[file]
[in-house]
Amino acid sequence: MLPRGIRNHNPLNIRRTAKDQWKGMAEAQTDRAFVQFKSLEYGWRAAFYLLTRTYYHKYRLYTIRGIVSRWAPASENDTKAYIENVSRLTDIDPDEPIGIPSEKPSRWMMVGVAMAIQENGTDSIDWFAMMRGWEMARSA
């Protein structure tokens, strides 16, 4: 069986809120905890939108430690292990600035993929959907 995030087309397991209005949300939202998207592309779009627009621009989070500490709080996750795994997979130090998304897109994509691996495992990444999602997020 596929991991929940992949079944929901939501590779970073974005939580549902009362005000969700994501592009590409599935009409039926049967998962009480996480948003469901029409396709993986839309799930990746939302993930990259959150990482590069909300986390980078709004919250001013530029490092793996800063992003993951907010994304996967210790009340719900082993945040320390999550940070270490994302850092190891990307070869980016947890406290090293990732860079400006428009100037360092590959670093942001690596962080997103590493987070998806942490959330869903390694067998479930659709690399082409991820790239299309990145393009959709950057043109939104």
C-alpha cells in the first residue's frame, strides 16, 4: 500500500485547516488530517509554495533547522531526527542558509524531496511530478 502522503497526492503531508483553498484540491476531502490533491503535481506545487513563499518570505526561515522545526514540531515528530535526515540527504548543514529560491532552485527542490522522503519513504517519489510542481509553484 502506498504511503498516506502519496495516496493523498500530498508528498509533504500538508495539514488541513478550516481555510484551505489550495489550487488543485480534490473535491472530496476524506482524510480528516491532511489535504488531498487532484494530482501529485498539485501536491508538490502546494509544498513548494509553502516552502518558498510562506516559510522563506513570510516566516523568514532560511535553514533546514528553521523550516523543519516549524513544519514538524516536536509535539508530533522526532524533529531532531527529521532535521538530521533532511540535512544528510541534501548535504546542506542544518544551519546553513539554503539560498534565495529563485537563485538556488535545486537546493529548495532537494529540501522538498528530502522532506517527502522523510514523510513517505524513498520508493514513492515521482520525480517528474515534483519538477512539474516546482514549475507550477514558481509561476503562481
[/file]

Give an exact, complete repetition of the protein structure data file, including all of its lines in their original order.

[in-house]
Amino acid sequence: MLPRGIRNHNPLNIRRTAKDQWKGMAEAQTDRAFVQFKSLEYGWRAAFYLLTRTYYHKYRLYTIRGIVSRWAPASENDTKAYIENVSRLTDIDPDEPIGIPSEKPSRWMMVGVAMAIQENGTDSIDWFAMMRGWEMARSA
């Protein structure tokens, strides 16, 4: 069986809120905890939108430690292990600035993929959907 995030087309397991209005949300939202998207592309779009627009621009989070500490709080996750795994997979130090998304897109994509691996495992990444999602997020 596929991991929940992949079944929901939501590779970073974005939580549902009362005000969700994501592009590409599935009409039926049967998962009480996480948003469901029409396709993986839309799930990746939302993930990259959150990482590069909300986390980078709004919250001013530029490092793996800063992003993951907010994304996967210790009340719900082993945040320390999550940070270490994302850092190891990307070869980016947890406290090293990732860079400006428009100037360092590959670093942001690596962080997103590493987070998806942490959330869903390694067998479930659709690399082409991820790239299309990145393009959709950057043109939104």
C-alpha cells in the first residue's frame, strides 16, 4: 500500500485547516488530517509554495533547522531526527542558509524531496511530478 502522503497526492503531508483553498484540491476531502490533491503535481506545487513563499518570505526561515522545526514540531515528530535526515540527504548543514529560491532552485527542490522522503519513504517519489510542481509553484 502506498504511503498516506502519496495516496493523498500530498508528498509533504500538508495539514488541513478550516481555510484551505489550495489550487488543485480534490473535491472530496476524506482524510480528516491532511489535504488531498487532484494530482501529485498539485501536491508538490502546494509544498513548494509553502516552502518558498510562506516559510522563506513570510516566516523568514532560511535553514533546514528553521523550516523543519516549524513544519514538524516536536509535539508530533522526532524533529531532531527529521532535521538530521533532511540535512544528510541534501548535504546542506542544518544551519546553513539554503539560498534565495529563485537563485538556488535545486537546493529548495532537494529540501522538498528530502522532506517527502522523510514523510513517505524513498520508493514513492515521482520525480517528474515534483519538477512539474516546482514549475507550477514558481509561476503562481